- Patellar luxation. Usually an inherited congenital disorder, shih tzus and other small dogs experience a condition called a luxating patella, where the kneecap slips side to side and becomes dislocated.
- Eye problems. Shih tzus can experience a variety of eye problems, including keratitis, proptosis, distichiasis, progressive retinal atrophy, cataracts, or dry eye. Contact your vet right away if you notice any redness, irritation, or excessive tearing.
- Renal dysplasia. This is an inherited condition where the kidneys don’t develop normally. It’s usually detected in puppies, so watch your pup closely for excessive thirst, failure to gain weight, or signs they aren’t doing as well as they should be.
- Teeth problems. The shih tzu’s adult teeth often come in a bit later (and fall out sooner) than other breeds. They may have an underbite, which can cause damage to the gums and teeth, and they are also prone to periodontal disease.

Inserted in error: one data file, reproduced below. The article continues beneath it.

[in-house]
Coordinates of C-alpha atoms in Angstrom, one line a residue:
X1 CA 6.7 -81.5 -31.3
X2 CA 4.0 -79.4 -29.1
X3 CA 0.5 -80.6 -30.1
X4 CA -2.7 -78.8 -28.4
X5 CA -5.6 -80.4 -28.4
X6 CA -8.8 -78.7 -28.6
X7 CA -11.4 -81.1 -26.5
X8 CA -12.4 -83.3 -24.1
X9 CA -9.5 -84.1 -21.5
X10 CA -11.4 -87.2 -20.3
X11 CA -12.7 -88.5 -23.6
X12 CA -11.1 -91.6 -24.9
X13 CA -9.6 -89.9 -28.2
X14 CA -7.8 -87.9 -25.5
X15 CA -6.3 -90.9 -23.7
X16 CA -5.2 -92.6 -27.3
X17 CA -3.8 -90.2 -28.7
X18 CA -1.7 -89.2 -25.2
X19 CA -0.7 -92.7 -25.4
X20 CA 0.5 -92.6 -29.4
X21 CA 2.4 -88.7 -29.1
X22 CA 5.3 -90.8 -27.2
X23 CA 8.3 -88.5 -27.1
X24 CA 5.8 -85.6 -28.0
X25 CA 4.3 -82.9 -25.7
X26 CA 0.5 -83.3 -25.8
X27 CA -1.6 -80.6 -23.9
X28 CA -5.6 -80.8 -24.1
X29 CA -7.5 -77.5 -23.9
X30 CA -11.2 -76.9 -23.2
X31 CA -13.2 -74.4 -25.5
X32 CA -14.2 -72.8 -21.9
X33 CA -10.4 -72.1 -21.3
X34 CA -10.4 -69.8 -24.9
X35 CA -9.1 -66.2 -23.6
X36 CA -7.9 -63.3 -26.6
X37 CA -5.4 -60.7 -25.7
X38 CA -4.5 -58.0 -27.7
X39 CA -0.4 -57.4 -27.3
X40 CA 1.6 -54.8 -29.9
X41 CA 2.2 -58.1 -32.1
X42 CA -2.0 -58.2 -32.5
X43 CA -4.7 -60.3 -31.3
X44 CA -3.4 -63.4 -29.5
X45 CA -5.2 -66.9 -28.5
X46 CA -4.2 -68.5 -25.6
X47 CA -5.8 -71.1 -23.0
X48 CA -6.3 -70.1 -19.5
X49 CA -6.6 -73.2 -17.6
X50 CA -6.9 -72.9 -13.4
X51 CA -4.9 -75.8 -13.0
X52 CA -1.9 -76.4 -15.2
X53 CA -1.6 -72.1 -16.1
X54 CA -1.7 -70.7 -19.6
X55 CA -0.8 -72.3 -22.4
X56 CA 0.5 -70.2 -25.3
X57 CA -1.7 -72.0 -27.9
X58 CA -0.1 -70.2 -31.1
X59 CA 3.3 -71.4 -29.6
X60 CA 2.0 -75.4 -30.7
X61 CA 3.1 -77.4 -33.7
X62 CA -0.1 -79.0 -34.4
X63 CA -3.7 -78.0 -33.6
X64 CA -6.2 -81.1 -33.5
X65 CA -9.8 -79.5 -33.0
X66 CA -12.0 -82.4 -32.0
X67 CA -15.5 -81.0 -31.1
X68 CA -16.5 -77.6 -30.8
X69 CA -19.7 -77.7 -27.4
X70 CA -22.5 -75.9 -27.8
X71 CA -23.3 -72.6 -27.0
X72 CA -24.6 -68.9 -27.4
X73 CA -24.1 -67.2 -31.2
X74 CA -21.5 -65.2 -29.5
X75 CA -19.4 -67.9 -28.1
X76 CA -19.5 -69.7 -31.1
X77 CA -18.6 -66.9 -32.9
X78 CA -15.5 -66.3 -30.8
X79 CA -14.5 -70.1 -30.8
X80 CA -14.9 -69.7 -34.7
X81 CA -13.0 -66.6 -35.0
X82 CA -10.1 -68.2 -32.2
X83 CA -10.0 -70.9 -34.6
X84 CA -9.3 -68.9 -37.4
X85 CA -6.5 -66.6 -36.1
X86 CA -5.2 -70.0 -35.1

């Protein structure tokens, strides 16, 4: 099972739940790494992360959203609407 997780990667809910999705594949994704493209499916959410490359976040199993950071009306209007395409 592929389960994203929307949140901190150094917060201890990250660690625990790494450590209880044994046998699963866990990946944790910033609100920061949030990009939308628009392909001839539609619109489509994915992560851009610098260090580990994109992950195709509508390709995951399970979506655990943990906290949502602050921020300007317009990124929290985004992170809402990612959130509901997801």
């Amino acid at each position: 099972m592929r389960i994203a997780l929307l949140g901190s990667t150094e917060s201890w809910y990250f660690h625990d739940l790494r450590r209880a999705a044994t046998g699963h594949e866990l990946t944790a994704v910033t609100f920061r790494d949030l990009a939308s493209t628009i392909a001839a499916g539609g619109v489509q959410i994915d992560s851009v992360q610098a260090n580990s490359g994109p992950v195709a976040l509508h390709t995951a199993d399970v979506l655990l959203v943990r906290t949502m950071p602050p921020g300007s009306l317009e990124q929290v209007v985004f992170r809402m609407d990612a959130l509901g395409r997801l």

Cost of caring for a shih tzu
The cost of caring for a shih tzu can be challenging to pin down. The puppy itself may cost $500 to $1,600 from a reputable breeder, but if you’d rather rescue a pup in need, you can visit your local animal shelters, or check out rescue organizations dedicated to this loving breed.
The first year with your new pup is always exciting, but it’s not always cheap. With vaccinations, routine checkups, microchipping, food, toys, a bed, grooming, flea and tick medications, and anything else your pet may need, you’re likely to spend about $2,000 in the first year. However, after that first year, the price drops to about $1,000 to $1,200, excluding any unexpected medical procedures. Pet health insurance or a pet savings account are great ways to reduce any out-of-pocket expenses.They provide the greatest benefit to owners who sign their pets up early in life.
History of the shih tzu
Shih tzus are bite-sized pieces of Chinese history. Translating to “lion dog,” these pups were adored by Chinese emperors and were developed from the Lhasa Apso breed centuries ago in the Imperial Palace. For hundreds of years, shih tzu dogs lived as royal lap warmers, spending their days being pampered and adored. The breed stayed hidden behind the palace walls and was kept secret until the 1930s. It’s said that the emperors would give extravagant gifts to breeders who produced the most beautiful and affectionate dogs.